As we witnessed incredible examples of dedication and performance at this year’s Winter Olympics, we were reminded that one thing these athletes did not suffer from that many of the rest of us do, is a fear of failure. In order to attain and achieve such high levels of sports performance, fear of failure — if it was ever present — for them was conquered.
So what is fear of failure, are we always aware of it and how can we overcome it? With the following story, I will focus on one aspect of the fear of failure – the role of purpose and meaning.
Bobby was an artist. He loved to create, to express himself through the works he produced. But he could never settle and pursue one avenue of artistic endeavor; he would continually move from chalks to oils, from poetry writing to sculpting.
Bobby believed himself to be a true artist — it was who he was, deeply connected to his sense of identity. Engaging in artistic endeavors gave him a sense of purpose and meaning in his life. He always believed that one day he would make it, one day he would be a successful artist, recognized and respected by his peers. But that ‘one day’ never came, it always remained somewhere off in the distance, something Bobby knew would come but never actually arrived.
On one level he believed himself to be a good artist; he loved working and the results he produced. So why did success elude him, what was holding him back? Why did he move from project to project without committing, without promoting or submitting his work?
Bobby was experiencing a deep level fear of failure. He didn’t feel fear in his day-to-day life experience, but this deep level fear was the key driver behind his behavior, affecting his perceptions and beliefs. His sense of purpose and meaning were directly attached to his identity as an artist. By moving from project to project and never ‘exposing’ his work, it could never be judged by others and he could never fail.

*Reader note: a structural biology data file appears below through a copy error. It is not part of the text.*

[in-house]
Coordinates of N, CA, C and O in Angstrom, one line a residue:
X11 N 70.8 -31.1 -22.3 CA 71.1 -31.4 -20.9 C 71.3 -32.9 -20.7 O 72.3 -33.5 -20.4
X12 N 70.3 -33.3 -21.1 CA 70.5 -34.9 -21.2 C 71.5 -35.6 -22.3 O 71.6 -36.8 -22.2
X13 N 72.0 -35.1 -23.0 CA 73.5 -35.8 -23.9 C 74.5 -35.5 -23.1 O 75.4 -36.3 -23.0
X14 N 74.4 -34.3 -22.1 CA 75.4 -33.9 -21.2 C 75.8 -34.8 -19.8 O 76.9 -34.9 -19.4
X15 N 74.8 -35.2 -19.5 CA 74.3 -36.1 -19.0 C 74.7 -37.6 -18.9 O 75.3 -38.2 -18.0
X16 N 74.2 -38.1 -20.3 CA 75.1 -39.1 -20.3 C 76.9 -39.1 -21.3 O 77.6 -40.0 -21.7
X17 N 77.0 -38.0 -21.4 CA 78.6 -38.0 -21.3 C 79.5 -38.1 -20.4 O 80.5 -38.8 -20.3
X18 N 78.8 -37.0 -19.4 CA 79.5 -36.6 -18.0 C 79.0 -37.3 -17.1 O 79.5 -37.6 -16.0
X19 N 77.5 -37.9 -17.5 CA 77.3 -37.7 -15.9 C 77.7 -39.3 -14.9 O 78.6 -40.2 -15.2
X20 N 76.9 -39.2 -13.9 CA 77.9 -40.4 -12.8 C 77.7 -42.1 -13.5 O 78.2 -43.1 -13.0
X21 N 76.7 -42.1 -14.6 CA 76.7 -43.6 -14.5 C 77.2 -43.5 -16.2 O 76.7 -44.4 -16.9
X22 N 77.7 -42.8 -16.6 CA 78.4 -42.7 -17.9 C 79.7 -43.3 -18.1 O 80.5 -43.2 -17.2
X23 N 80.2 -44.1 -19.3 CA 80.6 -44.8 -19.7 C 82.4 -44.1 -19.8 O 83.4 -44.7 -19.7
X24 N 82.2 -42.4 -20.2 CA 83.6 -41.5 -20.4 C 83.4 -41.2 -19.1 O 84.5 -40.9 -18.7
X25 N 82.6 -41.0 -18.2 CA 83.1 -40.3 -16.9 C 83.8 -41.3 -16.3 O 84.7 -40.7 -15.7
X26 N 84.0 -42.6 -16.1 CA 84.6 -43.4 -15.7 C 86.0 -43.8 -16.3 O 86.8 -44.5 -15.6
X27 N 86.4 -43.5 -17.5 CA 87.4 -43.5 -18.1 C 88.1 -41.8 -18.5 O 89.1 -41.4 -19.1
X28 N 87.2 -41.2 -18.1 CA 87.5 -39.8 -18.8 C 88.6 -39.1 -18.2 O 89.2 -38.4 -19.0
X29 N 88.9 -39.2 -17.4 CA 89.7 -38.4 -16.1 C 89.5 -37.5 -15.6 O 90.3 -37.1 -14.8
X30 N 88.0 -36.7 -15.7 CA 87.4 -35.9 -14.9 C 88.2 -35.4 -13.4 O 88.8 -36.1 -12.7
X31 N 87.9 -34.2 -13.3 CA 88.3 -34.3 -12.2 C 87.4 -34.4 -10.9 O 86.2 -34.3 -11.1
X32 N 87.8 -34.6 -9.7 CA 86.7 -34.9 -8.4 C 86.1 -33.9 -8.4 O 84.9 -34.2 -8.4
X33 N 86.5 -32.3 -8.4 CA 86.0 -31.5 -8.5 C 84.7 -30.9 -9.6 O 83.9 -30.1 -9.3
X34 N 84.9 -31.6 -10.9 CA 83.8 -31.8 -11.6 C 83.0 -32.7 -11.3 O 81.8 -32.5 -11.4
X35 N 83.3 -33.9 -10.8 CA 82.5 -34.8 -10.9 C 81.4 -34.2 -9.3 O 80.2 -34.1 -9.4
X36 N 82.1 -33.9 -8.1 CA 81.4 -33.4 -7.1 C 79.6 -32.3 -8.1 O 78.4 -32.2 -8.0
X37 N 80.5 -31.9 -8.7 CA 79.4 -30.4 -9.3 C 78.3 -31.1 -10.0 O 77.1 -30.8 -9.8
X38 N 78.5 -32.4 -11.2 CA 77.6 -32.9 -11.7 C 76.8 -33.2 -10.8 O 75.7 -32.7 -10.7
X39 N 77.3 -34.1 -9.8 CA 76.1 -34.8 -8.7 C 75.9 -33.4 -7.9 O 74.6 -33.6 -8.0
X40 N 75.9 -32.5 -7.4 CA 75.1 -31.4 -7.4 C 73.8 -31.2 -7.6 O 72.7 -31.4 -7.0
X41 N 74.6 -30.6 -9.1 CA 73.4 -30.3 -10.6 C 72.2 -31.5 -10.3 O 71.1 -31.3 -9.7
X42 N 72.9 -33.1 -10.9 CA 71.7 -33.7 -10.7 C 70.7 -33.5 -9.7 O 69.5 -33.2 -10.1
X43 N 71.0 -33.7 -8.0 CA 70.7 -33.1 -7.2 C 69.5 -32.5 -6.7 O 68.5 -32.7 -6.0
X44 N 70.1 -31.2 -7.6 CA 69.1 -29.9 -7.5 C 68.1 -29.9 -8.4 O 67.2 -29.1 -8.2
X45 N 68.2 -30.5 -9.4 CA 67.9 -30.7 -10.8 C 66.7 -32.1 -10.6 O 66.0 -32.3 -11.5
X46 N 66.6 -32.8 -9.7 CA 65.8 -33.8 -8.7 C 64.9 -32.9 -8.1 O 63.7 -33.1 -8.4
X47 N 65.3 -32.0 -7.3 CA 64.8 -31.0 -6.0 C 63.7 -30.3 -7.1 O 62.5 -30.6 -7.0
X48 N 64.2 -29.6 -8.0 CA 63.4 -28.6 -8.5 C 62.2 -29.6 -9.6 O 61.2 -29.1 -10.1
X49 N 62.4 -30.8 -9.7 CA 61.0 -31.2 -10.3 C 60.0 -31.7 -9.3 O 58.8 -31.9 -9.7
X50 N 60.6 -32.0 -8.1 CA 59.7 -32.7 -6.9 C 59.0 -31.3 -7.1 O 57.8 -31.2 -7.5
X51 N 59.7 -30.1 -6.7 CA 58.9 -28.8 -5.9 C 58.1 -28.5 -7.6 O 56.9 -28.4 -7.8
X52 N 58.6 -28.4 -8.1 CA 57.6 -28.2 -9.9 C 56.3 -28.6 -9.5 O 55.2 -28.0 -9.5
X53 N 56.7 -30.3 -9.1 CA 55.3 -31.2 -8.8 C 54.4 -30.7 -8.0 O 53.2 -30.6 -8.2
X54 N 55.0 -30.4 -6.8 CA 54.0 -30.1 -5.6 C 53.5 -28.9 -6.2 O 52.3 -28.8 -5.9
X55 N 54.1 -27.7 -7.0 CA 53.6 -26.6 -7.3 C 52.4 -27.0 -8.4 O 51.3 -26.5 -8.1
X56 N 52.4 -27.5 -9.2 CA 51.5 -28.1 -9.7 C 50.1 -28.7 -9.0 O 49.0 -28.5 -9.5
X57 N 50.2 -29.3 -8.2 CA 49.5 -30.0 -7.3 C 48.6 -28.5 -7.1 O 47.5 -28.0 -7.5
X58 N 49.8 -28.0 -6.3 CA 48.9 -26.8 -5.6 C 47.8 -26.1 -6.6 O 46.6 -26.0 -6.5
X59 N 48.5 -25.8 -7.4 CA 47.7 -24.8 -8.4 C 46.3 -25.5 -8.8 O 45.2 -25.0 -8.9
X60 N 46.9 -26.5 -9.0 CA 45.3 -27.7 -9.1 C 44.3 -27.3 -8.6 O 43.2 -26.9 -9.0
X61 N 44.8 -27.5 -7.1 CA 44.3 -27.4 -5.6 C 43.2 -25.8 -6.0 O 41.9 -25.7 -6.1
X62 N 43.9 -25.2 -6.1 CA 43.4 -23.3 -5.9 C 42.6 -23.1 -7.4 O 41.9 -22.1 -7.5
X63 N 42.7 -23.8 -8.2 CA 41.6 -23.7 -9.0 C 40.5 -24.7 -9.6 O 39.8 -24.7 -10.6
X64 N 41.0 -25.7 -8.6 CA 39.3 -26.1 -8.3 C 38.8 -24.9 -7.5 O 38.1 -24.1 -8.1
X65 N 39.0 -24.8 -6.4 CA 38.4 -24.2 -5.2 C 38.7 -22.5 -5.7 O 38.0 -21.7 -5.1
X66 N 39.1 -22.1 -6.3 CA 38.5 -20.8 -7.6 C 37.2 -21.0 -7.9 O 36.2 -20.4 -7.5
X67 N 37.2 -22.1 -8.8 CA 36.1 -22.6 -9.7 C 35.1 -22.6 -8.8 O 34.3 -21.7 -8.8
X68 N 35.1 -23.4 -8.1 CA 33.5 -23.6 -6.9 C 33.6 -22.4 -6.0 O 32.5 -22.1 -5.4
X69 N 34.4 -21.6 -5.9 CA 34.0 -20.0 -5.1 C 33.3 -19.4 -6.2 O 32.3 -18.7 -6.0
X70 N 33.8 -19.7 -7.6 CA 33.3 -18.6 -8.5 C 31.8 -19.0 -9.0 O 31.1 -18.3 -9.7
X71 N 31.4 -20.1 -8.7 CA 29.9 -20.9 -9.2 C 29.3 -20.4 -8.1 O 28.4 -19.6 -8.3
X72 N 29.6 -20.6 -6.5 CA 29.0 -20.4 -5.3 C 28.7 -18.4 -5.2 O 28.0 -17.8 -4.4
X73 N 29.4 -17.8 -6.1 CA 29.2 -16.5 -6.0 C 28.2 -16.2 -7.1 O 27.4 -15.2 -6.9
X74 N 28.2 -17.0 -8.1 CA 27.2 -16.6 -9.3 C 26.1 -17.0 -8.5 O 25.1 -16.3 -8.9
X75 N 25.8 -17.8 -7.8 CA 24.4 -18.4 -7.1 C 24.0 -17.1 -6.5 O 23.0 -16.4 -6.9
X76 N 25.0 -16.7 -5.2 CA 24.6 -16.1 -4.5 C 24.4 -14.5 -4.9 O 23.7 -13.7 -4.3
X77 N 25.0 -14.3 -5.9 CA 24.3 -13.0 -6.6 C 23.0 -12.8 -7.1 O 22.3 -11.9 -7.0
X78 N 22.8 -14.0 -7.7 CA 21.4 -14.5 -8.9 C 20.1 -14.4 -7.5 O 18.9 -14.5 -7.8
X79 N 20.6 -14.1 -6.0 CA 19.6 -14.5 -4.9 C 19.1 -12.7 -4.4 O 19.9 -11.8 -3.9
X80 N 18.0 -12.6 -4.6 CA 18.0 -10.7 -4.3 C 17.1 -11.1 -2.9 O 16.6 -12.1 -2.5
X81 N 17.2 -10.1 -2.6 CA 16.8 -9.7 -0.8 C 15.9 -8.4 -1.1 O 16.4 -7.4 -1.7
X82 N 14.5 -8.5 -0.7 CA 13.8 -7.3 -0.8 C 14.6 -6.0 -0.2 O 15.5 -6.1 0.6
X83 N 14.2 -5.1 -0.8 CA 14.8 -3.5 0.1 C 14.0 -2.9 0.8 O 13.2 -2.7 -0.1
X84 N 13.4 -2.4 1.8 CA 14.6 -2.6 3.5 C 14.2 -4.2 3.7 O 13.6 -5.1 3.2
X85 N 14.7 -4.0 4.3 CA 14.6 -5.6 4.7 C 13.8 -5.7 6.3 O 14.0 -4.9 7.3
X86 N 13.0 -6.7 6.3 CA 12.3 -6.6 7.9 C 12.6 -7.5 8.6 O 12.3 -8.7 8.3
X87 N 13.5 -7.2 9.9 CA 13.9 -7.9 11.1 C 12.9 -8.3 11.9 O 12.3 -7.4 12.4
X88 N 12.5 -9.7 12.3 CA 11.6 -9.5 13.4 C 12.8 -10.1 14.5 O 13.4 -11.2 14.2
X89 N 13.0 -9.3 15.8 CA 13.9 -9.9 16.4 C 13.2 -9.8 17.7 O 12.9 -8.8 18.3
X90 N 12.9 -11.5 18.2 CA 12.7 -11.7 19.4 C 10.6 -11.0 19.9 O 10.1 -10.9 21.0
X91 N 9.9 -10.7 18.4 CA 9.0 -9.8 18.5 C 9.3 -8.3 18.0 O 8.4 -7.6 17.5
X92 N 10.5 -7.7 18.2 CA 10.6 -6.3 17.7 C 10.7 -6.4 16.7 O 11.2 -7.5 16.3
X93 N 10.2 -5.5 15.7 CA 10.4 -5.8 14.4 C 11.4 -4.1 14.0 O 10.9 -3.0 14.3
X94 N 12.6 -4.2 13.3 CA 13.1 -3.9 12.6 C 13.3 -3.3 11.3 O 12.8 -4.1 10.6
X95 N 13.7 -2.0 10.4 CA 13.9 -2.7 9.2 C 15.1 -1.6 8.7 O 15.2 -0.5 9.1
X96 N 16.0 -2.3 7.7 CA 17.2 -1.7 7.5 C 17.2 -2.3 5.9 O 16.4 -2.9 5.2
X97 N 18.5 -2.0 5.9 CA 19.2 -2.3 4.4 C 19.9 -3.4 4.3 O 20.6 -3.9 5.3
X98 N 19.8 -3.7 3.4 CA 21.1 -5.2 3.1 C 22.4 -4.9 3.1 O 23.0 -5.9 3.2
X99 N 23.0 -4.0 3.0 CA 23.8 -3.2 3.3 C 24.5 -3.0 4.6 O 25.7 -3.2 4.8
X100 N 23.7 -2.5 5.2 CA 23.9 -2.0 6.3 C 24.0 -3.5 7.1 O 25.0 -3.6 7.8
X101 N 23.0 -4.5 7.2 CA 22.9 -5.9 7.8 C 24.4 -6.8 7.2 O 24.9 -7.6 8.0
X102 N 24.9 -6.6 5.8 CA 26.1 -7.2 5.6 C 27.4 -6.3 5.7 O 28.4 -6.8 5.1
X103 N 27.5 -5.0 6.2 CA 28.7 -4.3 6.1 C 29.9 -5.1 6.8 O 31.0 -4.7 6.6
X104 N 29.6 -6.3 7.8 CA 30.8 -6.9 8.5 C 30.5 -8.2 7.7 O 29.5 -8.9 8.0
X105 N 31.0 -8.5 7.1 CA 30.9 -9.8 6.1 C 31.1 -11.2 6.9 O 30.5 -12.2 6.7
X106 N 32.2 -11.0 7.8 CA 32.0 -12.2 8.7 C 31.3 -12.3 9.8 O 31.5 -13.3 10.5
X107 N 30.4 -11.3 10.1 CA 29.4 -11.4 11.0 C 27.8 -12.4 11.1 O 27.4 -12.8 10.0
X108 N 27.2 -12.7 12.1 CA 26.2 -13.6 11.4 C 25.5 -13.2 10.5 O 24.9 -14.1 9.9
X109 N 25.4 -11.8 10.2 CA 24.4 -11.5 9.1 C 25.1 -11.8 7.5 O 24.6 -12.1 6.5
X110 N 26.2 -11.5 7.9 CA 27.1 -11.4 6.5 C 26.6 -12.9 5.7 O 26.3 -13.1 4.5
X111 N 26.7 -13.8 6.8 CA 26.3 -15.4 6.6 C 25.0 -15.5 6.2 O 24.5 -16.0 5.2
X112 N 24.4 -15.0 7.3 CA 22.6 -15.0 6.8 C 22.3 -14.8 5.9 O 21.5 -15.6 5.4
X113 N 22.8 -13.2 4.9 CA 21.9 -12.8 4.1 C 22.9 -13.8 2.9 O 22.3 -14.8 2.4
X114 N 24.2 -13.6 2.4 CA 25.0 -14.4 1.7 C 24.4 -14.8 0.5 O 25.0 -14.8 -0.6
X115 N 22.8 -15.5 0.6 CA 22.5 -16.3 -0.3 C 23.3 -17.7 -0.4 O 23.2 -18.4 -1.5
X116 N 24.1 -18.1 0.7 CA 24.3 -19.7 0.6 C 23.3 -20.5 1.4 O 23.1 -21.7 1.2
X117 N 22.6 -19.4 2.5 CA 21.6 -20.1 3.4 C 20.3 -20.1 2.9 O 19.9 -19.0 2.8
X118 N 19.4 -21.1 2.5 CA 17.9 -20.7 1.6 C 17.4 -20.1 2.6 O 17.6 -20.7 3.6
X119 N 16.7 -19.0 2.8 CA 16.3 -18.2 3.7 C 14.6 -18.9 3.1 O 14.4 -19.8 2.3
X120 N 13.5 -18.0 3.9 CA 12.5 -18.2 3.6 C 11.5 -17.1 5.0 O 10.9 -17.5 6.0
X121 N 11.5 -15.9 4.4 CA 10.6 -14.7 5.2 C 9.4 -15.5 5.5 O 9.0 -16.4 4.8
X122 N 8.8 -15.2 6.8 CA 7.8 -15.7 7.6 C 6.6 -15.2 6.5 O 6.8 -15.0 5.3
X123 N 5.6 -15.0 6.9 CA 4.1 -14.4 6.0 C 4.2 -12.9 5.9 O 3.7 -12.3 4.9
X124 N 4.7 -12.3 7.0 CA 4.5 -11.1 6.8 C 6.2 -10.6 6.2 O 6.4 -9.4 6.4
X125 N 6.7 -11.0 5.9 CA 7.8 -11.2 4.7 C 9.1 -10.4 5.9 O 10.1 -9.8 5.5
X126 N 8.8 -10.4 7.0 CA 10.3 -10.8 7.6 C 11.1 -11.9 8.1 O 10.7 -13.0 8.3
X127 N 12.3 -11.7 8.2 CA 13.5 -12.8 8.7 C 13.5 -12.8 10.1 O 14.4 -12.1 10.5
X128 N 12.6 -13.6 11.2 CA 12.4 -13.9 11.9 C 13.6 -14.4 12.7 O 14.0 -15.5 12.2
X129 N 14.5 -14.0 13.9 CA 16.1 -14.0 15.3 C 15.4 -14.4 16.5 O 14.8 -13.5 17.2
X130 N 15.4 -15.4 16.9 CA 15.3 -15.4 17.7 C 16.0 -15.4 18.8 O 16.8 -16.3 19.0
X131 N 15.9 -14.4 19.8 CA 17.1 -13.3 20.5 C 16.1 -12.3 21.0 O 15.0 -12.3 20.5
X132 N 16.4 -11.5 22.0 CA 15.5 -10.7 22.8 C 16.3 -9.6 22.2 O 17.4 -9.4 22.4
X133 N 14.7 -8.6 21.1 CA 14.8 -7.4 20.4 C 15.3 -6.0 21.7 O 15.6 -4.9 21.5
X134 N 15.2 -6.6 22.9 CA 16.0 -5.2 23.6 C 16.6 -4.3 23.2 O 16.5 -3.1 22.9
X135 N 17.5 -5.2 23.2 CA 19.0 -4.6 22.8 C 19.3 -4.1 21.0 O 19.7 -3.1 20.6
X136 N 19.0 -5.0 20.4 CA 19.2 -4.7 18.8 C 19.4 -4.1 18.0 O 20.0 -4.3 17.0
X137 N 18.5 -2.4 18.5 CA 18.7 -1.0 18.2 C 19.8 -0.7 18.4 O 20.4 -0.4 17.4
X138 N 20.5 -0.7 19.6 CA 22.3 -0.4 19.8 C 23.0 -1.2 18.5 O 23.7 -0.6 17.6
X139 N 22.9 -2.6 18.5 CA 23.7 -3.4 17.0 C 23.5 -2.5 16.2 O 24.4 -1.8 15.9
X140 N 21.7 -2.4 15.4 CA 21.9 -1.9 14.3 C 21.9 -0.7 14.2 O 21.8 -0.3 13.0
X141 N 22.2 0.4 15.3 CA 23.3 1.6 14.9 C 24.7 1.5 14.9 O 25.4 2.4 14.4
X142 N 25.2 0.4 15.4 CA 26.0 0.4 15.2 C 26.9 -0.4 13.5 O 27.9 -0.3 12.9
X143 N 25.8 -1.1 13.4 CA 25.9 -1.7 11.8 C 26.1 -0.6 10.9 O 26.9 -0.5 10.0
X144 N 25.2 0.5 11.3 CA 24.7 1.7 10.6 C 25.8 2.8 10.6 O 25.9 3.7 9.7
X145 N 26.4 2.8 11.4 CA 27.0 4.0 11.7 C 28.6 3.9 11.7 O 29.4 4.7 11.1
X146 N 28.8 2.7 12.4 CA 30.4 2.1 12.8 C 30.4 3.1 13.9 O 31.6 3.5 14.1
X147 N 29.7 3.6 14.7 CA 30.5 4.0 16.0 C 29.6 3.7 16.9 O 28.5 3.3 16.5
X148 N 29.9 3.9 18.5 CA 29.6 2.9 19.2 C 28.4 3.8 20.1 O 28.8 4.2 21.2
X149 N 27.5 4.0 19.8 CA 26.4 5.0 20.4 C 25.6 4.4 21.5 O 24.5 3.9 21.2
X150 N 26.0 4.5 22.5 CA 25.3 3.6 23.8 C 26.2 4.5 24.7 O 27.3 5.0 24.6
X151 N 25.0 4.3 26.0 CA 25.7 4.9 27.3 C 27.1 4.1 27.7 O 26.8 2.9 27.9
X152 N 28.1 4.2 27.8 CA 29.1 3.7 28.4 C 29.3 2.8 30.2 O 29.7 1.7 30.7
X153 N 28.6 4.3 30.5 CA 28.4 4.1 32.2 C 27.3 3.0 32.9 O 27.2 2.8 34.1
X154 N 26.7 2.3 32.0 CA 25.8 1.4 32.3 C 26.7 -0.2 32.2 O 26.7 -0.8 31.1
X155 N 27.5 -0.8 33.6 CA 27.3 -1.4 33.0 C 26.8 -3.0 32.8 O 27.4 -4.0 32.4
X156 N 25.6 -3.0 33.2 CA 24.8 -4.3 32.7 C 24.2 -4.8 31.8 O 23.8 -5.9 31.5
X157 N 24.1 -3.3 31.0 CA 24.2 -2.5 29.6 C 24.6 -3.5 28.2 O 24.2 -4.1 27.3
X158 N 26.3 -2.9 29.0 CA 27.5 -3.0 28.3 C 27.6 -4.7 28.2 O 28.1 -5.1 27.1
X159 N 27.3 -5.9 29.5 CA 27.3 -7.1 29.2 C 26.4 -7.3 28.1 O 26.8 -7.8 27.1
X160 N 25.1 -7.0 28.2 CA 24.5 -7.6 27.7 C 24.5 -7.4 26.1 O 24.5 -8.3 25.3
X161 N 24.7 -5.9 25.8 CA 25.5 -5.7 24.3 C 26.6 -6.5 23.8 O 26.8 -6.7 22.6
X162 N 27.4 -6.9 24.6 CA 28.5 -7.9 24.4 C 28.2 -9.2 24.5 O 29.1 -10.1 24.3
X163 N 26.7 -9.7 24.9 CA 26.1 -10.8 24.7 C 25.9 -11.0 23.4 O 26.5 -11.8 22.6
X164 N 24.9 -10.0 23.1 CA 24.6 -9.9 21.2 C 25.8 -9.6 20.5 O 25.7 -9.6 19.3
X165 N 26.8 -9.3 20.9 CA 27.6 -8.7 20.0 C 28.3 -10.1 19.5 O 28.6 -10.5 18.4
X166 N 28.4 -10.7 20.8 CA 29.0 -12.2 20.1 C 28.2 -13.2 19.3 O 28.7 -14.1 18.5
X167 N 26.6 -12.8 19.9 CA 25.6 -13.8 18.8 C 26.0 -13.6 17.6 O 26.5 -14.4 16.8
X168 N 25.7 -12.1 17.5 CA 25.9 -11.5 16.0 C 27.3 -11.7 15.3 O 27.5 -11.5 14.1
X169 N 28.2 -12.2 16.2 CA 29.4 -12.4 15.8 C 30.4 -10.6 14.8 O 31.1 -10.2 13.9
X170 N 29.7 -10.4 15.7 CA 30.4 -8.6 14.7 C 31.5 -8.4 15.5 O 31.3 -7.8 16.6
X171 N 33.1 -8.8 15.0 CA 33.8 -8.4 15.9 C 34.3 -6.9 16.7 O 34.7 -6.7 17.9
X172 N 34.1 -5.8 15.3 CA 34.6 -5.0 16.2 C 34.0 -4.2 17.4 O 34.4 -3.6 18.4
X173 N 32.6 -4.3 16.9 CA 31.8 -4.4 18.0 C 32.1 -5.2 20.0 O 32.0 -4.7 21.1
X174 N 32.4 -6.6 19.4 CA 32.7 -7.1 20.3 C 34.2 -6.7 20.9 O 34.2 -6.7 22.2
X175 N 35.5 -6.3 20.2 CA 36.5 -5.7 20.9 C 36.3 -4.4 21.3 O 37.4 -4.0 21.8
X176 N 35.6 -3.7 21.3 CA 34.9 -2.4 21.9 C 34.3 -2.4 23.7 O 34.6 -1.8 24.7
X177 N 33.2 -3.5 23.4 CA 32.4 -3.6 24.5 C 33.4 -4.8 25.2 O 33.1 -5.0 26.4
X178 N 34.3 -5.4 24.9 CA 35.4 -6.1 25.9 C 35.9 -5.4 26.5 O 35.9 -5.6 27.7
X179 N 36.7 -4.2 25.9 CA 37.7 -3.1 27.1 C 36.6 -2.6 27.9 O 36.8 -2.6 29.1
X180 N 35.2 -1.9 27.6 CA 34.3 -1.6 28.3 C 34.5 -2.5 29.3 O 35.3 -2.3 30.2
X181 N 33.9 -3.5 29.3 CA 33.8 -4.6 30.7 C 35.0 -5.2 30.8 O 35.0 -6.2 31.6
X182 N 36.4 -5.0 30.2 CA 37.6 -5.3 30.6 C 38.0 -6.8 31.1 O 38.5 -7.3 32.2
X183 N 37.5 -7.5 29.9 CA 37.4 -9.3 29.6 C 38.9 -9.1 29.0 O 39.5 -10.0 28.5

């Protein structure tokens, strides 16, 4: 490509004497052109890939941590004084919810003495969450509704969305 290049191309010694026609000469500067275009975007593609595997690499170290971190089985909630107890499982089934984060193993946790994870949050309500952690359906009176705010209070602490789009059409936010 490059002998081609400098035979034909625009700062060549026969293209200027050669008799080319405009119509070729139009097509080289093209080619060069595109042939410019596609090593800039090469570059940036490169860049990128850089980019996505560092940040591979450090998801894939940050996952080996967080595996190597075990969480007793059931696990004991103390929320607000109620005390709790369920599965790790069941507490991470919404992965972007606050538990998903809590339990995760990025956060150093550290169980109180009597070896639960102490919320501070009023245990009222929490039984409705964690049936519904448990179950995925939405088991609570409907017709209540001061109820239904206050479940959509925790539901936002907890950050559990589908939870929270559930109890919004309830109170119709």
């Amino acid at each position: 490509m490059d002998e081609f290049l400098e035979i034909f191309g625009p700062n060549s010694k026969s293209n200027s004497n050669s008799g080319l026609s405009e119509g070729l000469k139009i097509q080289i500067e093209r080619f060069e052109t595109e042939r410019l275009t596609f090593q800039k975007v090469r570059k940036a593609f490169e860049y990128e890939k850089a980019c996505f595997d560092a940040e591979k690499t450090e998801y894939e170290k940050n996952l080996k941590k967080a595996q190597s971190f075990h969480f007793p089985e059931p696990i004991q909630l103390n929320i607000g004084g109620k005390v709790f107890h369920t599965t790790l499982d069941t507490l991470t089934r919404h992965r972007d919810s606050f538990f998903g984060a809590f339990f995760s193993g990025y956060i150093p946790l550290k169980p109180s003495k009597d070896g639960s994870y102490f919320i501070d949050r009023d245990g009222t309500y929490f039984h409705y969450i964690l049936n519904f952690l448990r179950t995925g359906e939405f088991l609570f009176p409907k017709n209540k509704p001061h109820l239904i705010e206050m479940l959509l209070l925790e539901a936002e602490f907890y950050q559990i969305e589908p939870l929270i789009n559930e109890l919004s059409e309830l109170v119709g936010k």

Bobby feared that if his work was challenged, he might learn he was not the caliber of artist he wanted to believe he was. His sense of meaning and purpose would be shattered. These deep level beliefs were the machinery behind the fear that prevented Bobby from moving forward, from taking the necessary steps to succeed in his life as an artist.
So, what does Bobby need to make the shift, to achieve that success and overcome the deep level fear that is driving his behavior? First is the recognition that he’s not witnessing the sorts of results he really wants in his life; he needs to get really sick and tired of not having the results he wants. Then he has to take responsibility for what he is experiencing. Whether he develops an awareness of his fear of failure or not, by acknowledging that his actions are preventing him achieving success he can begin to walk an alternative path.
Chances are, when Bobby really focuses on what he wants to experience, what he wants to achieve, that pang of fear will rear its head and grumble in the pit of his stomach, maybe even tingle down his arms and legs. At that point he will need to believe that even if his output does not meet the expectations of other people, he can allow himself to be flexible enough to expand his sense of meaning and purpose; to expand his sense of self. As he does this, the path opens up in front of him and he no longer needs to hide. He can face the world head-on knowing he has the depth and wisdom to tackle any challenge.
In the end, failure is only really failure when we give up. Retaining an ambition to move forward, coupled with flexibility of action and the knowledge that movement is always possible, keeps us open for success!